Ralph M. Bartlett filed an action for divorce against Virginia V. Bartlett on the ground of cruel treatment. He subsequently amended his petition by adding adultery as an additional ground. The defendant filed an answer and a cross action seeking a divorce on the ground of cruel treatment. She also sought custody of their minor child, child support, temporary and permanent alimony, and an injunction to prevent the disposition of certain property by the complainant. After a hearing, the trial court by a temporary order awarded custody of the child to the complainant, granted the defendant $75 per week as temporary alimony, awarded $750 as temporary attorney's fees, restrained the plaintiff from disposing of certain property, and made provisions for certain insurance benefits. The complainant appeals to this court from this ruling and the defendant filed a cross appeal. Held:
1. The appellant contends that the trial court erred in excluding testimony of the wife as to her adultery.
The record shows that the wife admitted that she had engaged in sexual relations with named parties. In her subsequent testimony, however, she denied these adulterous acts. When the admissions were made, her counsel moved that they be excluded from the evidence and the motion was sustained. Counsel for the appellant contends that proper objections were not made to the evidence of admissions of adultery and that the trial court erred in excluding them. We do not agree.
Code Ann. 38-1606 provides: "Nothing contained in section 38-1603 shall apply to any action, suit, or proceeding in any court, instituted in consequence of adultery: Provided, however, that this section shall not prevent a party charged with adultery from being competent to testify as to his or her innocence of such charge." Ga. L. 1866, pp. 138, 139; 1935, p. 120; 1951, pp. 596, 598.
In Peacon v. Peacon, 197 Ga. 748
, 753 (30 SE2d 640
), this court said: "The Act of 1866, supra (Code 38-1606), plainly provides that nothing contained therein shall apply 'to any action, suit, or proceeding in any court, instituted in consequence of adultery.' The legislature enacted that, in changing the rule at common law so to permit a party to testify in a suit brought by himself, the common-law bar to his being a witness in 'any action, suit, or proceeding in any court, instituted in consequence of adultery' is expressly retained. To permit such incompetency to be waived by the opposite party would not merely affect his rights but would defeat the clear intent of the legislature. This cannot be done. In Bishop v. Bishop [124 Ga. 293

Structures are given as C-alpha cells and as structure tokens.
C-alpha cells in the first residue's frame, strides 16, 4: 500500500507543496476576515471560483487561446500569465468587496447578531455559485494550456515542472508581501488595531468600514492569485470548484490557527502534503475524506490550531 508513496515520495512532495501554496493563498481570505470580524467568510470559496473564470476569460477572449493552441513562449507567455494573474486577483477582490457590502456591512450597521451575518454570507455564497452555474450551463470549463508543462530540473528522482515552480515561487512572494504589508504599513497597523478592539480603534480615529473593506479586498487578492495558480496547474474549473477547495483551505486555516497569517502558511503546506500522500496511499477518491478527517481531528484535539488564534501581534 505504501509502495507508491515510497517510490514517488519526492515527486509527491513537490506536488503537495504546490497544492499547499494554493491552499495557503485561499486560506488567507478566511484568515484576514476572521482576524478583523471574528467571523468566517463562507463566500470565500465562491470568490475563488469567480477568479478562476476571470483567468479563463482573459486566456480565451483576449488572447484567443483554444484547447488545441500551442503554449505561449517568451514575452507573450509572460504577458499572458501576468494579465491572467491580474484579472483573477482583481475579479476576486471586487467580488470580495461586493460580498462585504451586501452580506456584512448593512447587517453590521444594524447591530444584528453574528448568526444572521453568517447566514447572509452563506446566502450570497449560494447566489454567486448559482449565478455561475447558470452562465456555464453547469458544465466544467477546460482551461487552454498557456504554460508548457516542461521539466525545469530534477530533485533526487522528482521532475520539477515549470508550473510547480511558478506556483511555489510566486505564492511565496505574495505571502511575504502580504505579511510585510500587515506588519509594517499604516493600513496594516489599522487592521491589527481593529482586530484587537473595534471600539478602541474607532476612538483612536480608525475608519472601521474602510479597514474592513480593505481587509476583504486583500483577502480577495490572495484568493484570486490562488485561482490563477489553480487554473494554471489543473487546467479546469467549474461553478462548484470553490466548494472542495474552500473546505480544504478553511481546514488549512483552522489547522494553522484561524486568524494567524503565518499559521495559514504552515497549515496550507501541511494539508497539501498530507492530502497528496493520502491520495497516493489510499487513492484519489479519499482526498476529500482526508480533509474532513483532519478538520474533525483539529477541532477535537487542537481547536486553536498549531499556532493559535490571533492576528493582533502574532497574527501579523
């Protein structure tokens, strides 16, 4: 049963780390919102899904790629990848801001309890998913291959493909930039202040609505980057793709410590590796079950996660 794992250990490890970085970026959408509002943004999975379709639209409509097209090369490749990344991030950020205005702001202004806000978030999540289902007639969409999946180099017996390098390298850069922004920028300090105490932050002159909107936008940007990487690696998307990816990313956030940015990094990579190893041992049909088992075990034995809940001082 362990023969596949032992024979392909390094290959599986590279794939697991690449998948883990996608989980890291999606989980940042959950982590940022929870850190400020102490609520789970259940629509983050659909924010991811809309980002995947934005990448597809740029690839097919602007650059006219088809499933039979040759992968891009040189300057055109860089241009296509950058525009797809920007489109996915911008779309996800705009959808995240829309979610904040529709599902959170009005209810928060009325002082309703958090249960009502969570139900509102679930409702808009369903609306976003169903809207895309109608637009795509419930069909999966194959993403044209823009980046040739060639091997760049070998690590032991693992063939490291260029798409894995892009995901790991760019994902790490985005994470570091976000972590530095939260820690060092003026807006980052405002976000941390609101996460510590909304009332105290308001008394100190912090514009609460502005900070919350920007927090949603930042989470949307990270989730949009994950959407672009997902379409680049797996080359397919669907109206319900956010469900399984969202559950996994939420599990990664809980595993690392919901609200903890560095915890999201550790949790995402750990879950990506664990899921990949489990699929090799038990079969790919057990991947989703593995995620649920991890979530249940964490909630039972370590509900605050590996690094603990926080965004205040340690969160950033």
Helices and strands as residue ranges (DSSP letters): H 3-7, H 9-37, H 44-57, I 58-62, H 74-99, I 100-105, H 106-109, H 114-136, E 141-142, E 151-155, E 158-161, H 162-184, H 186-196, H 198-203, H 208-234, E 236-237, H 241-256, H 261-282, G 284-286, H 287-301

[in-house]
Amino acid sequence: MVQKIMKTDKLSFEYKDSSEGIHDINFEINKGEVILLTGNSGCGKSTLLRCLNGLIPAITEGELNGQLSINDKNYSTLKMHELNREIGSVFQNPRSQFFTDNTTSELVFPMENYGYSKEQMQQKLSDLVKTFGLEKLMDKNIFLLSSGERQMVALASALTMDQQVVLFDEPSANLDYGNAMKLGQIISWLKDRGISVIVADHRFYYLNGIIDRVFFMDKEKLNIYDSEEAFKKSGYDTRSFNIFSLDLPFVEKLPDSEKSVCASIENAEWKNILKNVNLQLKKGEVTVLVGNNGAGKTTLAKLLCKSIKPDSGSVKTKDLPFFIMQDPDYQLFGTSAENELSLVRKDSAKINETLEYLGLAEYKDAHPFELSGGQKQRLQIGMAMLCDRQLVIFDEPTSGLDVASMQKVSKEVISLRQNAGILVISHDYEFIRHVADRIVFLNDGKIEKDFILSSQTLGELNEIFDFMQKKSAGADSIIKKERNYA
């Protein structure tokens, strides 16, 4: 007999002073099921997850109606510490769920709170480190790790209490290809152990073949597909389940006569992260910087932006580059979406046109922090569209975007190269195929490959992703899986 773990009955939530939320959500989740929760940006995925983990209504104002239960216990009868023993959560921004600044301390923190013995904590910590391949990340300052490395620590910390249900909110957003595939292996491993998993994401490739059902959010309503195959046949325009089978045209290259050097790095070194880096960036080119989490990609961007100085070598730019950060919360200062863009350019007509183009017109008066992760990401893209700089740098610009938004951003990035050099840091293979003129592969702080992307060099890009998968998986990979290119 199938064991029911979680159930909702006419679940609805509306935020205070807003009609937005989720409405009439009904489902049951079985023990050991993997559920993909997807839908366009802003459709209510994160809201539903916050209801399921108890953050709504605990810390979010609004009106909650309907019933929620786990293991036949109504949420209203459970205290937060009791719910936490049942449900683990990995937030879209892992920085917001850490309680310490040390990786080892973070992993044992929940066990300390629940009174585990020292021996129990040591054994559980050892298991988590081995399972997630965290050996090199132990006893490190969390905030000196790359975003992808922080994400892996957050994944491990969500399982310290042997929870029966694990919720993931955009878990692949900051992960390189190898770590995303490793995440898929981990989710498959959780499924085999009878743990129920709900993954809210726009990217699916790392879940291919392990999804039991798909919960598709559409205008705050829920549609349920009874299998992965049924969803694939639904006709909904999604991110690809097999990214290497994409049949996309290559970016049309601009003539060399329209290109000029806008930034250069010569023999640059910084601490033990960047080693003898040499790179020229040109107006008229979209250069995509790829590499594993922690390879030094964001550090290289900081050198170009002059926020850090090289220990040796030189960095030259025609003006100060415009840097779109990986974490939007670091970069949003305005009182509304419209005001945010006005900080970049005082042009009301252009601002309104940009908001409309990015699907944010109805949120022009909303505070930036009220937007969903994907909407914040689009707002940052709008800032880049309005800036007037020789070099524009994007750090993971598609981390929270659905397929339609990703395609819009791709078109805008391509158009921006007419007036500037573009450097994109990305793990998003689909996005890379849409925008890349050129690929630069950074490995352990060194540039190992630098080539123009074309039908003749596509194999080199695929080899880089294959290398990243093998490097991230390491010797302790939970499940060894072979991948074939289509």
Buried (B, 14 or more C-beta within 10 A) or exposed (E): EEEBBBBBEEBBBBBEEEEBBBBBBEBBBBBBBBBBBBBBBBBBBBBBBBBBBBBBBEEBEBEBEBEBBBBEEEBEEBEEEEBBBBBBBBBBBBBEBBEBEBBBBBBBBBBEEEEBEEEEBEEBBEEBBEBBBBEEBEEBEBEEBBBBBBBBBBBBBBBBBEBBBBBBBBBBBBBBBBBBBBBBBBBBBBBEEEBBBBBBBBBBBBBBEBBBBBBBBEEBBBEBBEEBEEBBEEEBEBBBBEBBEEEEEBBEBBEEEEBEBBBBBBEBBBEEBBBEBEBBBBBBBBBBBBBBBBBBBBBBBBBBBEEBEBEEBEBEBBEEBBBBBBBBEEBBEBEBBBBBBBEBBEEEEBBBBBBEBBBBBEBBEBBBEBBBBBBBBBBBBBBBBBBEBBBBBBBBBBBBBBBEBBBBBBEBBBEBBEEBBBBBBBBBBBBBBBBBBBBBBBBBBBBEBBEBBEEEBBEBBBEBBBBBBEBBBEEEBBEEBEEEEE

, 52 SE 743
] where a husband brought suit for divorce based on the alleged adultery of his wife, the husband, in answer to a question from her counsel as to why he left her, answered, 'Because I caught her in bed with another man.' On the question of the admissibility of this testimony under the circumstances, this court said: 'Public policy forbids that a husband should be permitted to thus testify, although there may be no objection, or even if there should be an agreement for him to do so. If adultery was not involved in this issue, the evidence would have been wholly immaterial. But it is evident that it was directly relied on to prevent a judgment for alimony in favor of the wife.' " See Boone v. Boone, 225 Ga. 610 (170 SE2d 414)
When the legislature amended Code Ann. 38-1606 in 1951, it added the proviso that the section "shall not prevent a party charged with adultery from being competent to testify as to his or her innocence of such charge." This amendment does not allow a party to testify as to his or her guilt of such charge. It follows that it is against the public policy of this State for a party to testify as to his or her guilt of adultery, and such testimony should be stricken from the evidence with or without objection thereto.
In this case the wife in her testimony positively denied that she had adulterous relations with any of the named parties. Therefore, the ruling in Johnson v. Johnson, 218 Ga. 28
, 29 (126 SE2d 229
) is not applicable here.
2. The appellant contends that the trial court erred in awarding temporary alimony and attorney's fees to the defendant.
There is evidence in this case of cruel treatment of the wife by the husband and evidence in which she denied the adulterous acts charged.
"It is the general rule that where the trial judge inquires into the cause of the separation of the parties, and the evidence is conflicting as to its cause, his discretion in disallowing temporary alimony, including expenses of litigation, will not be controlled. Code 30-205; Parks v. Parks, 126 Ga. 437 (55 SE 176)
; Moss v. Moss, 196 Ga. 340 (26 SE2d 628)
; Cook v. Cook, 197 Ga. 703 (30 SE2d 479)
; Mathis v. Mathis, 199 Ga. 55 (33 SE2d 428)
." Gray v. Gray, 226 Ga. 767
, 769 (177 SE2d 575
The trial court did not abuse its discretion in granting temporary alimony and expenses of litigation in the present case.
Scheer & Elsner, Robert A. Elsner, Gary Whittick, for appellee.